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Trans Allegories in Film: 'Shrek' (2001)

Films can alleviate alienation by presenting realities where the viewers feelings are shared by onscreen characters. The film 'Shrek' can be interpreted as a transgender story.

Shrek (2001)

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The world seems to be getting more and more unsafe for transgender people. Varying legislation in the USA and the UK are having negative impacts on the mental health of trans people. From making gender-affirming healthcare less accessible to not acknowledging pronouns, the world seems to be hyperfocused on attacking people who aren’t cisgender. Though adults are unfortunately often the victims of hate crimes, the toll isn’t less on children. They aren’t allowed to claim different identities from what they’re assigned at birth, and often even lack the resources required to understand how they’re feeling. There are severe efforts being made to hide awareness that some people are transgender, feeling a different gender identity that does not align with their expected gender and birth sex.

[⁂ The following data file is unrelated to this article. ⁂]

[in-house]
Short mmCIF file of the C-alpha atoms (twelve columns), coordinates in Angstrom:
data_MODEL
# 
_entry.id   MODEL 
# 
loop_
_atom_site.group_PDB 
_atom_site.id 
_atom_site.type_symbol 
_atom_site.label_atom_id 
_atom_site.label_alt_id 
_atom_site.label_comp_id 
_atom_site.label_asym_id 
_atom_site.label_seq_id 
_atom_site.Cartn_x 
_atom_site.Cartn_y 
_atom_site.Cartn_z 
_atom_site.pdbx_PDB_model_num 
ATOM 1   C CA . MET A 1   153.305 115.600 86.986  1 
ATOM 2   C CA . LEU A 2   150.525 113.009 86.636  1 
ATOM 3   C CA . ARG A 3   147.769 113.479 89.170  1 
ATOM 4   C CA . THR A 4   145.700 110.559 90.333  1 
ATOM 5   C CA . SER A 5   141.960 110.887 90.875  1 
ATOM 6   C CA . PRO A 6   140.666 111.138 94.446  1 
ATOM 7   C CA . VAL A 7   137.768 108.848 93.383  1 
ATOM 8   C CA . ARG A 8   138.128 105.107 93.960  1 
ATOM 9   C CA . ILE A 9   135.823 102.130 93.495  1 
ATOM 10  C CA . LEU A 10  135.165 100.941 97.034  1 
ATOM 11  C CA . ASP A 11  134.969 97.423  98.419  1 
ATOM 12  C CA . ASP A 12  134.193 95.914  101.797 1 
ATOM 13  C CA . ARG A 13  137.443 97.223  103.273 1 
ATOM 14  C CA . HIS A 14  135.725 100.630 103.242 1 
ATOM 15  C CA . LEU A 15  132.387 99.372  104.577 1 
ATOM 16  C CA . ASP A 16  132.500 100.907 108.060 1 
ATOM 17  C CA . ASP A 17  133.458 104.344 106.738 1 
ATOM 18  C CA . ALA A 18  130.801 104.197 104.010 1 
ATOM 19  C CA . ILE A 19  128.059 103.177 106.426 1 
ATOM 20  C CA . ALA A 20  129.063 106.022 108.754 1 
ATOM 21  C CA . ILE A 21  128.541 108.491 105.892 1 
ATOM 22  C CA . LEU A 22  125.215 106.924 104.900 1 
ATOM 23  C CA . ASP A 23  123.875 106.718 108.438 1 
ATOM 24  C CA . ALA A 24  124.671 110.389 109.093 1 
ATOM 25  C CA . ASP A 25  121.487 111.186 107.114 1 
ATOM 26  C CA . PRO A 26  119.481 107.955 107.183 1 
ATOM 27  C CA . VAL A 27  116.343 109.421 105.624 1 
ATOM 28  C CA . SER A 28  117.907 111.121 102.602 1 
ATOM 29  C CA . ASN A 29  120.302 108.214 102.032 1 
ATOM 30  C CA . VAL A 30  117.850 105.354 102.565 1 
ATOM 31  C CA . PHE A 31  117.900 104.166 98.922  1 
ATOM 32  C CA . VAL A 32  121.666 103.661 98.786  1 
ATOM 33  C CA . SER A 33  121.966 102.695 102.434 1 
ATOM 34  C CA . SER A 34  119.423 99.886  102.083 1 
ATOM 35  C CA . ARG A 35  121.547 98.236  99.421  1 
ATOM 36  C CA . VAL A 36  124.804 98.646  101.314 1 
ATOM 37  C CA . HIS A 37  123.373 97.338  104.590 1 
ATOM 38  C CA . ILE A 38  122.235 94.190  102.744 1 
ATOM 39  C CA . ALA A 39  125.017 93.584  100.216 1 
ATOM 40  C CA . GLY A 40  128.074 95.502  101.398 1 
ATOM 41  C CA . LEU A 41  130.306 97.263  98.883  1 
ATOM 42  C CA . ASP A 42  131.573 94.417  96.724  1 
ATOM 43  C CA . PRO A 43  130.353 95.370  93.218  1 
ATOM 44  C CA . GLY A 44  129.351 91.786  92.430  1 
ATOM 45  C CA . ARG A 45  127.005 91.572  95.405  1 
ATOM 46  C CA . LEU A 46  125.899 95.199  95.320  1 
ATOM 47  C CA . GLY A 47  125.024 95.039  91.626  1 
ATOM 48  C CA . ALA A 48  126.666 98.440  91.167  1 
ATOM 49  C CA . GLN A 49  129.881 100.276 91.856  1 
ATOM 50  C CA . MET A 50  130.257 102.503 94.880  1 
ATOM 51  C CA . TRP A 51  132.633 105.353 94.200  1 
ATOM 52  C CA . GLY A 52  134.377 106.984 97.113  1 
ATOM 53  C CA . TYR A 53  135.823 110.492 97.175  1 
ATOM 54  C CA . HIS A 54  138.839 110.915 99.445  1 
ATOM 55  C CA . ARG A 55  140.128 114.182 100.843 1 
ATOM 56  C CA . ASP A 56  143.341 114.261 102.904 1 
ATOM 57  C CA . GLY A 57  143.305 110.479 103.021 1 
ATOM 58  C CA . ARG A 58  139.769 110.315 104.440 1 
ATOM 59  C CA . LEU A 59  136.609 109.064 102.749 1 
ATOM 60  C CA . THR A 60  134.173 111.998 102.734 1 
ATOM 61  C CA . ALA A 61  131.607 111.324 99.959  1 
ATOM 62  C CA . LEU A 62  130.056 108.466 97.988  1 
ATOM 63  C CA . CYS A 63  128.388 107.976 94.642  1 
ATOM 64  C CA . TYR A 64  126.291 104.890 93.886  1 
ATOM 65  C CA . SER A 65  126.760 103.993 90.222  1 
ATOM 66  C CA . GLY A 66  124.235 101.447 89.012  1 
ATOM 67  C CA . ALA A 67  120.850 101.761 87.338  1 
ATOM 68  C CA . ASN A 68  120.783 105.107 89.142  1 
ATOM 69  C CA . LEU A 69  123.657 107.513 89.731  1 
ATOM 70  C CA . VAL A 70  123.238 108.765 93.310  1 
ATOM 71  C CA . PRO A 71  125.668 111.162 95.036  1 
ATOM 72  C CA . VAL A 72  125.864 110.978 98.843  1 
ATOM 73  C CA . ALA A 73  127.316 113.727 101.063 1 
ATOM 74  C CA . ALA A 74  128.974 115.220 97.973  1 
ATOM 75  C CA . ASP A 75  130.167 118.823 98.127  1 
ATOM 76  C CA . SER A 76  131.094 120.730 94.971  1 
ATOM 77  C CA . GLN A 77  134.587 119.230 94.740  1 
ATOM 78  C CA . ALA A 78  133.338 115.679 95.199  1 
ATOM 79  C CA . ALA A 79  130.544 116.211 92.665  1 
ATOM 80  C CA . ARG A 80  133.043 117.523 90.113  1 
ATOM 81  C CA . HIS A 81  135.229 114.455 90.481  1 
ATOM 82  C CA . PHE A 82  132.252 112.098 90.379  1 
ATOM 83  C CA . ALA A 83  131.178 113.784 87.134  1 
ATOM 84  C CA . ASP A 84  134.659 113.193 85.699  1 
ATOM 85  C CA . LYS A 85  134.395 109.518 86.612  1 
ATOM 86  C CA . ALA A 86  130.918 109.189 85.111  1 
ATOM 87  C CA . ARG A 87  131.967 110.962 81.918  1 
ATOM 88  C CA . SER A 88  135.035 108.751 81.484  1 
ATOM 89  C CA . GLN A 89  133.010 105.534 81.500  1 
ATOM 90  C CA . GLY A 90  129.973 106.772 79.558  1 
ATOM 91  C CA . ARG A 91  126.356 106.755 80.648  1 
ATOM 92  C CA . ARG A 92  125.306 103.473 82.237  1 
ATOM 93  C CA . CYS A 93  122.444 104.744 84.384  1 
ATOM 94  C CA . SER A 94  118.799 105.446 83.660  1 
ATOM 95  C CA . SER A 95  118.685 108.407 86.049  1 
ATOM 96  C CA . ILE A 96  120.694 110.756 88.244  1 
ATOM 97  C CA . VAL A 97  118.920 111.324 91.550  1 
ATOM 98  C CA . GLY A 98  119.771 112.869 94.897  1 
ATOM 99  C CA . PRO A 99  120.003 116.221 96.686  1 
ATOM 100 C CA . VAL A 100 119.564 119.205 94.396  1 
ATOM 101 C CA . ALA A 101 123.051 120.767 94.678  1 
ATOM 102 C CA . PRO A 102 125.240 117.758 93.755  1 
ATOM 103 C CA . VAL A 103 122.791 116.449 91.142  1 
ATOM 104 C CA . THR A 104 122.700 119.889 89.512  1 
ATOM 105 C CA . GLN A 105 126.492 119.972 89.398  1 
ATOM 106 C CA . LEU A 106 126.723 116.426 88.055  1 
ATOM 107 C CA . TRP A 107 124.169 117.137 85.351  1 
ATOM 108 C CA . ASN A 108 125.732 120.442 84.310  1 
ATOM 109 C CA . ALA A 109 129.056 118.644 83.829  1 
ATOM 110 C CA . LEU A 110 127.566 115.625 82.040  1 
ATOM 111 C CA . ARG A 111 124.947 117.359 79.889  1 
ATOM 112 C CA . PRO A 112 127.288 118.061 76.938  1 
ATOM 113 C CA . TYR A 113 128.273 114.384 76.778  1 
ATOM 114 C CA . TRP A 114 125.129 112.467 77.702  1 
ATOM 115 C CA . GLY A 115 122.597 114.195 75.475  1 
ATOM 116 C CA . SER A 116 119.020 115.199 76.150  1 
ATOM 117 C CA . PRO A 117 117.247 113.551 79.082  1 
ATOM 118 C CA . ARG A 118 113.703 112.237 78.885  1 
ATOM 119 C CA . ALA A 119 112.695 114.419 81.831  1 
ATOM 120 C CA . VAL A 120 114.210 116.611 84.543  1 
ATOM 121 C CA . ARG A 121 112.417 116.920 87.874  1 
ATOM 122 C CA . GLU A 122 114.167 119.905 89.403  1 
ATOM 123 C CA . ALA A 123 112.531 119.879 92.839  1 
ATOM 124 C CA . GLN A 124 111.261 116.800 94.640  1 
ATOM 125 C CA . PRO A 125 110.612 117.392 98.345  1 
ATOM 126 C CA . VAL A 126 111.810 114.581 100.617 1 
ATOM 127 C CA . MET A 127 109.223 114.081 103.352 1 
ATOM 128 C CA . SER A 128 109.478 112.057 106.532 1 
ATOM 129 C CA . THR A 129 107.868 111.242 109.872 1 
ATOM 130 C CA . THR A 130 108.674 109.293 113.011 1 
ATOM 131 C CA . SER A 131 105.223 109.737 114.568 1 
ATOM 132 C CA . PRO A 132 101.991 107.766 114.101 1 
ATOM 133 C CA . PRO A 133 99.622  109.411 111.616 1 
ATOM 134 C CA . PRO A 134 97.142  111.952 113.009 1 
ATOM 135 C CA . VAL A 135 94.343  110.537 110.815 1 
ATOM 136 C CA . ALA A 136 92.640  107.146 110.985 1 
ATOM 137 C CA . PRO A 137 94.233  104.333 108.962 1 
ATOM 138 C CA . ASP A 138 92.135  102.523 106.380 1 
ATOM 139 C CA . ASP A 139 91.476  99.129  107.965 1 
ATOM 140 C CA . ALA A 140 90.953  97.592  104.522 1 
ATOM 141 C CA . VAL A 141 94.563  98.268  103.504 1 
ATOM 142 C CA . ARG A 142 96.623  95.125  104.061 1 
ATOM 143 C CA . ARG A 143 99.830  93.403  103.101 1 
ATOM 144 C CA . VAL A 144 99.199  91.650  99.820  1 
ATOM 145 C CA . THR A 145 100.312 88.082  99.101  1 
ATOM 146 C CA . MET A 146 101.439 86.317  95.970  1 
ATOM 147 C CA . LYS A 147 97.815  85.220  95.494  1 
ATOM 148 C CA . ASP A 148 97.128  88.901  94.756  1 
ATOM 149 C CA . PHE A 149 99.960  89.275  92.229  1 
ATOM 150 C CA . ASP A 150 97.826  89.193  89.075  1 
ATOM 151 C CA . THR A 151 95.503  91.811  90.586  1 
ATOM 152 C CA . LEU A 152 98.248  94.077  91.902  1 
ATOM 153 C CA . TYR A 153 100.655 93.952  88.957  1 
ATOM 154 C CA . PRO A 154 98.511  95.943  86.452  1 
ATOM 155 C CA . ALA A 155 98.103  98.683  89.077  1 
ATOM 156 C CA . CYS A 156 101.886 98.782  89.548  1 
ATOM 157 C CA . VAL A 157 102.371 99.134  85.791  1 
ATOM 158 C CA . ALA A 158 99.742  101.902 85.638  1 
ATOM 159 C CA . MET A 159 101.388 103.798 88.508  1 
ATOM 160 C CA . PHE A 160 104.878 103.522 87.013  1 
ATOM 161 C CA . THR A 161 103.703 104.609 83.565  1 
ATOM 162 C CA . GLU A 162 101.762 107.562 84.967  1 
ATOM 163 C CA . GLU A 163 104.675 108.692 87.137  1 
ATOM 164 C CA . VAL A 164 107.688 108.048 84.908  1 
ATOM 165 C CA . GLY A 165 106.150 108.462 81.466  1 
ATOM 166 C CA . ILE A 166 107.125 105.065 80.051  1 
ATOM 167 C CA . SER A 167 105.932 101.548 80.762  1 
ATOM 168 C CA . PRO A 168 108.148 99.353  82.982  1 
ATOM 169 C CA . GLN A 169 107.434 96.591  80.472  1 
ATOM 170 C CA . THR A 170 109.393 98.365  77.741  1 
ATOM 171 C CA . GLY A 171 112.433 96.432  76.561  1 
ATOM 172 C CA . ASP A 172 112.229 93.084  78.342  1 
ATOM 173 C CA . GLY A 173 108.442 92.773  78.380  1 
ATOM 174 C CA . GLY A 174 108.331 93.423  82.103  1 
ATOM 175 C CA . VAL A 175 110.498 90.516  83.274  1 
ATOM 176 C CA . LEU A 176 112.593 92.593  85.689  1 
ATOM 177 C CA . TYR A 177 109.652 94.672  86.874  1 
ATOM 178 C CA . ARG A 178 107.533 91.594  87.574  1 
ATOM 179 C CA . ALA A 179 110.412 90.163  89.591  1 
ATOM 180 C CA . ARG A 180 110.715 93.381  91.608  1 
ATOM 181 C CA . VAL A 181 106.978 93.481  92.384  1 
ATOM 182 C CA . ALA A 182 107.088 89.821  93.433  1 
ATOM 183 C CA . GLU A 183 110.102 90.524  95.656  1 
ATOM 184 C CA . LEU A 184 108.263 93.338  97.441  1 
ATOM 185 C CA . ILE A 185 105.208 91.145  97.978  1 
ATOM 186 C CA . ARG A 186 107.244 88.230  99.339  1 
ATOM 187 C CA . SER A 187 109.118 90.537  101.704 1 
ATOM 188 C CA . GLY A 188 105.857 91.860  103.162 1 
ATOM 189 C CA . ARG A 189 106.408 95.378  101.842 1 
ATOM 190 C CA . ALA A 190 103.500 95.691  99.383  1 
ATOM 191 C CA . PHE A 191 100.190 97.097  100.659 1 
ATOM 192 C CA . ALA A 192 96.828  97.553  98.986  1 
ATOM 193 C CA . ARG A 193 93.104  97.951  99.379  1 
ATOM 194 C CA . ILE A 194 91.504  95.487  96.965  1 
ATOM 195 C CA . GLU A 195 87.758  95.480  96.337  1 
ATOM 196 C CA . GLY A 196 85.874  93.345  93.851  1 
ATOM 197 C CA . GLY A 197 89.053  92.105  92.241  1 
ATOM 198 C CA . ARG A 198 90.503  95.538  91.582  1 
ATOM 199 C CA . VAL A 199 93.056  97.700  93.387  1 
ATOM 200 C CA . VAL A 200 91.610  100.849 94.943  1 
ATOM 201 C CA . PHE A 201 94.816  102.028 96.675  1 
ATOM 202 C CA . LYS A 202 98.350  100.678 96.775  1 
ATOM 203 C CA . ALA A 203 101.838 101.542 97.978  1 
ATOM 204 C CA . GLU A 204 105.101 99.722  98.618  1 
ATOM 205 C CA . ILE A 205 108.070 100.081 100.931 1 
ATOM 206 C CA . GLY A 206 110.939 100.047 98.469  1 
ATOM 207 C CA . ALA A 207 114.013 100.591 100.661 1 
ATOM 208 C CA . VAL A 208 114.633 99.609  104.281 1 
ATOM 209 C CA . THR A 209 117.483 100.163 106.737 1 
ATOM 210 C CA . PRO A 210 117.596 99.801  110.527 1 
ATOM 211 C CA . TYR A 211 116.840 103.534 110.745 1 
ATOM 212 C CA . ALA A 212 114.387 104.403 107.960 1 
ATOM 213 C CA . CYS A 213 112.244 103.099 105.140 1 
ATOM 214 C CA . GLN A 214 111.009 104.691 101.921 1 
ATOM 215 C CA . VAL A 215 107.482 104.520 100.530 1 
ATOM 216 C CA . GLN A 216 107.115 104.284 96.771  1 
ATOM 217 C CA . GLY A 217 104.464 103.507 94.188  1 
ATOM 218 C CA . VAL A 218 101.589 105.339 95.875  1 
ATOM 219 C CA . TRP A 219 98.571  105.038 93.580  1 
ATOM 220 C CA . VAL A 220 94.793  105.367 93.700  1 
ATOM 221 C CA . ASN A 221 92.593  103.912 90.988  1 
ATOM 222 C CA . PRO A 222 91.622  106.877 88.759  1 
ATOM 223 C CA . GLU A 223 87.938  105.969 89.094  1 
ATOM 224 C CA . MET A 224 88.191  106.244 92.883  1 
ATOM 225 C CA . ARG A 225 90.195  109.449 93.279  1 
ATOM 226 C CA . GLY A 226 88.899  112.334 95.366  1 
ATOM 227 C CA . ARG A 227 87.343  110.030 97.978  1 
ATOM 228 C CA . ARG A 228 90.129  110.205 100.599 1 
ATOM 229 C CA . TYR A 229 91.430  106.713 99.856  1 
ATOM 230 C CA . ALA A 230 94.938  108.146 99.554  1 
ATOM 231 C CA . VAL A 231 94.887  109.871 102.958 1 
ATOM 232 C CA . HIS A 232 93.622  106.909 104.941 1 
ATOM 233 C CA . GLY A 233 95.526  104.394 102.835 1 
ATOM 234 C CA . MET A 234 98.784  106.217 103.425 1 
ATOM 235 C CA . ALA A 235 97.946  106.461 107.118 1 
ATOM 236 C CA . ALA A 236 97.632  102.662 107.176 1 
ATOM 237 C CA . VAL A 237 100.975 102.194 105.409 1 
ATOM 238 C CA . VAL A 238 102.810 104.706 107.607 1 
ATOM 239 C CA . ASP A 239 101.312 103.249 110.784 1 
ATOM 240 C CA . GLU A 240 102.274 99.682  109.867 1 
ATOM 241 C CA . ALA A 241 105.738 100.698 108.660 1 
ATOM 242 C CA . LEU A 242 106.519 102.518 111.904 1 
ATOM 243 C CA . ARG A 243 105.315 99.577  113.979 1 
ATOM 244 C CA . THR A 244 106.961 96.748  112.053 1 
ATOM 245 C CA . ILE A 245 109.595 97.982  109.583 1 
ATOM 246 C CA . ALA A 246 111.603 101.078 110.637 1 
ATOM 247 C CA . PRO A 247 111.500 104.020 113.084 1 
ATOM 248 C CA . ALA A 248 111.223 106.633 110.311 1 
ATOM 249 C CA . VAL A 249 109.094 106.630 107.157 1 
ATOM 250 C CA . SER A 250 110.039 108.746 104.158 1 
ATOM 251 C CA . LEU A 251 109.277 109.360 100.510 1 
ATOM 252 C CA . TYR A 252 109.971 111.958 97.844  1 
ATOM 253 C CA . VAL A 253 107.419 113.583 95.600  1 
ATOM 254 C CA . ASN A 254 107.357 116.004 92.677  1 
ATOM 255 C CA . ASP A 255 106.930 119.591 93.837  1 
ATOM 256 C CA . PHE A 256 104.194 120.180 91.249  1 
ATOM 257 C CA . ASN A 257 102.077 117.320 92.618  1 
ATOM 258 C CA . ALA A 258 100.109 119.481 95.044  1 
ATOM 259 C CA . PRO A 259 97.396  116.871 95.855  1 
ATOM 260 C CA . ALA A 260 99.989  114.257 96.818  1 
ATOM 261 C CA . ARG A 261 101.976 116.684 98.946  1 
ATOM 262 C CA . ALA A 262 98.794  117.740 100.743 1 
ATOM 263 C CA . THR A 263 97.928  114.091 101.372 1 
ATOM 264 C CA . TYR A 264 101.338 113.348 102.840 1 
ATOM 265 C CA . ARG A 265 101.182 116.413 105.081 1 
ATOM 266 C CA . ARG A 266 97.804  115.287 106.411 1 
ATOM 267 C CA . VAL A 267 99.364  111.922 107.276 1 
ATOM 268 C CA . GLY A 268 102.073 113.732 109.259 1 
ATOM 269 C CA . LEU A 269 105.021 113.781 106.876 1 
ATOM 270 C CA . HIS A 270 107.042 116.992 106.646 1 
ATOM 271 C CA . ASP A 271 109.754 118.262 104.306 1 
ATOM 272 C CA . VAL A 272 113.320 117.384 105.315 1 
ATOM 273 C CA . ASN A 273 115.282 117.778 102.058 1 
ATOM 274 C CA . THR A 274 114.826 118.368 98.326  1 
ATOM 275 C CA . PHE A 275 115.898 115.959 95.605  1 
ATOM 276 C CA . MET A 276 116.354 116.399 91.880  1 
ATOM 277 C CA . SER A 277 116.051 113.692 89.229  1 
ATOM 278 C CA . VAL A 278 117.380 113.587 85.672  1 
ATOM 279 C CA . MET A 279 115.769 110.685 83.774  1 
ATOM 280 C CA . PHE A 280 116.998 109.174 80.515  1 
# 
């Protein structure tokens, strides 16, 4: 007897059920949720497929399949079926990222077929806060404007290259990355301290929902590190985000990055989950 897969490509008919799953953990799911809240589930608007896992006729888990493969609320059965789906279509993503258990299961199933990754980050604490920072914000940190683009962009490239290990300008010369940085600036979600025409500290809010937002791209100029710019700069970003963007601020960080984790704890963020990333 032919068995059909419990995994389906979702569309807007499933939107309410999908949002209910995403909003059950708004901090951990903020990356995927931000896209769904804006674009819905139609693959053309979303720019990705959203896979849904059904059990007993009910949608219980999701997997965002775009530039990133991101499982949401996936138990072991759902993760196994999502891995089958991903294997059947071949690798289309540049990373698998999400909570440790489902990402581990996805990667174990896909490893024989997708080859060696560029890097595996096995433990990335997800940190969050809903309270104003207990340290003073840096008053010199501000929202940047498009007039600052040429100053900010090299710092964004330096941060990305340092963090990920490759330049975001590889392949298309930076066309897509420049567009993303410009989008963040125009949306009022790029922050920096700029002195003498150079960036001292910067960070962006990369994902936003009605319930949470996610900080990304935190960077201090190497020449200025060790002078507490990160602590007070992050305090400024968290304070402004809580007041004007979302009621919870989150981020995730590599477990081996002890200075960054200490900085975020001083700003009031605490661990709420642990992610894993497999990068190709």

This causes children with trans identity to grow up with a lot of resentment for themselves. Films can often alleviate the alienation by presenting realities where these feelings are shared by characters. Animation as a medium of storytelling is in no way meant just for children but the following four films can be thought to be open to all ages including children and as I hope my readings will reveal, they could be interpreted as transgender stories.